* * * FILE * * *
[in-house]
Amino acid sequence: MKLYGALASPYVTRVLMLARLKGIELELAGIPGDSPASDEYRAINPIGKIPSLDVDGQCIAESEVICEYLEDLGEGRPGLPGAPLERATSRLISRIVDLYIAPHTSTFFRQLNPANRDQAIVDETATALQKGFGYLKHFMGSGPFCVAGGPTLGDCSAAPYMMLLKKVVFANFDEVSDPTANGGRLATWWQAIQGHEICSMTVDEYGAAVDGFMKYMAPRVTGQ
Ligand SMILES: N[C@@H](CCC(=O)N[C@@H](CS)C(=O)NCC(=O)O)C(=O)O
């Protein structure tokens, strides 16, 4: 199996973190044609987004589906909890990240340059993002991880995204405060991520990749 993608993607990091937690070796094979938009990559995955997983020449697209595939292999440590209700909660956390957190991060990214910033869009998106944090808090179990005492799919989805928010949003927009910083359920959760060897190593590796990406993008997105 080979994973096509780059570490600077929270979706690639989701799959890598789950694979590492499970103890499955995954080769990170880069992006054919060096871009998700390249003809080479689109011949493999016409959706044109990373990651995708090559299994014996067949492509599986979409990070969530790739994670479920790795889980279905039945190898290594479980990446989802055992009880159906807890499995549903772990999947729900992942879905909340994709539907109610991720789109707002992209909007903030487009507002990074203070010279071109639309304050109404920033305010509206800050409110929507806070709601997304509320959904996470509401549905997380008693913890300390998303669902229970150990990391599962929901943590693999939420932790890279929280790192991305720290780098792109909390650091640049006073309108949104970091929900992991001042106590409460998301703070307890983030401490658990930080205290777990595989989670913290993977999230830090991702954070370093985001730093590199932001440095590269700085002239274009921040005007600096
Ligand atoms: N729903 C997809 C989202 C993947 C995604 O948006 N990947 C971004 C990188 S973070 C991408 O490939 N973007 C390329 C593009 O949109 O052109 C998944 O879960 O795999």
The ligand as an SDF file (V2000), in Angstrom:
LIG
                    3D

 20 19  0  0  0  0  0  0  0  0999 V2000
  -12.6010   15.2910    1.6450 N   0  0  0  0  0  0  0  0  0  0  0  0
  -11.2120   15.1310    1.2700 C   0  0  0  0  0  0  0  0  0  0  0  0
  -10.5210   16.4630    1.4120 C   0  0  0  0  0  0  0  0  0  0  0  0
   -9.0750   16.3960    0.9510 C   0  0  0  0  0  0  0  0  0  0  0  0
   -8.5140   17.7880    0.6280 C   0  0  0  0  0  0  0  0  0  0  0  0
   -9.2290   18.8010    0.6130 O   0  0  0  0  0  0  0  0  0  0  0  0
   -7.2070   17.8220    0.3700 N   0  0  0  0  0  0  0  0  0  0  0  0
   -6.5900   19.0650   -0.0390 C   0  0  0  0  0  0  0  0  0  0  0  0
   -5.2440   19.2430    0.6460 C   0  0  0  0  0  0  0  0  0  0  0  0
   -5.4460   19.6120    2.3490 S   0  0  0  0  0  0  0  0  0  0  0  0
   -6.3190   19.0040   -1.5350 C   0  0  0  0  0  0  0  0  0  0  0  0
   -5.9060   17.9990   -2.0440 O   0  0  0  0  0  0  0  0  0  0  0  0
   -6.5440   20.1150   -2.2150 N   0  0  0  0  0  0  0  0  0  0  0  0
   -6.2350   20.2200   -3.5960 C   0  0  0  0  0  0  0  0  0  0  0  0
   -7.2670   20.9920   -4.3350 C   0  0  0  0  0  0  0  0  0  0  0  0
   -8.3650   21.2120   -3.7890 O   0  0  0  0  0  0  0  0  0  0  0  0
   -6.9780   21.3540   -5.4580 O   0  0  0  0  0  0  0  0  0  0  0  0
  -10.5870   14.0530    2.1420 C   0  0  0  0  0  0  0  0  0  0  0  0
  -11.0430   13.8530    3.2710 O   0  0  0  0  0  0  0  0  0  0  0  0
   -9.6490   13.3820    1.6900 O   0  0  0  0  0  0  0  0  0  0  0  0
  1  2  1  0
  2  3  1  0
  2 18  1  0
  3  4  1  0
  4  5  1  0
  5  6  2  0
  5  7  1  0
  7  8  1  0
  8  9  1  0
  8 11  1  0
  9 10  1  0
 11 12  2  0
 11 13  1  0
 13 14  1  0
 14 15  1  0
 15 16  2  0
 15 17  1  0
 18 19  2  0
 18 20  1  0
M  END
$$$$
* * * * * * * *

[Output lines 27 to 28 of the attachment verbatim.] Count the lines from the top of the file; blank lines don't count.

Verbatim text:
  -10.5870   14.0530    2.1420 C   0  0  0  0  0  0  0  0  0  0  0  0
  -11.0430   13.8530    3.2710 O   0  0  0  0  0  0  0  0  0  0  0  0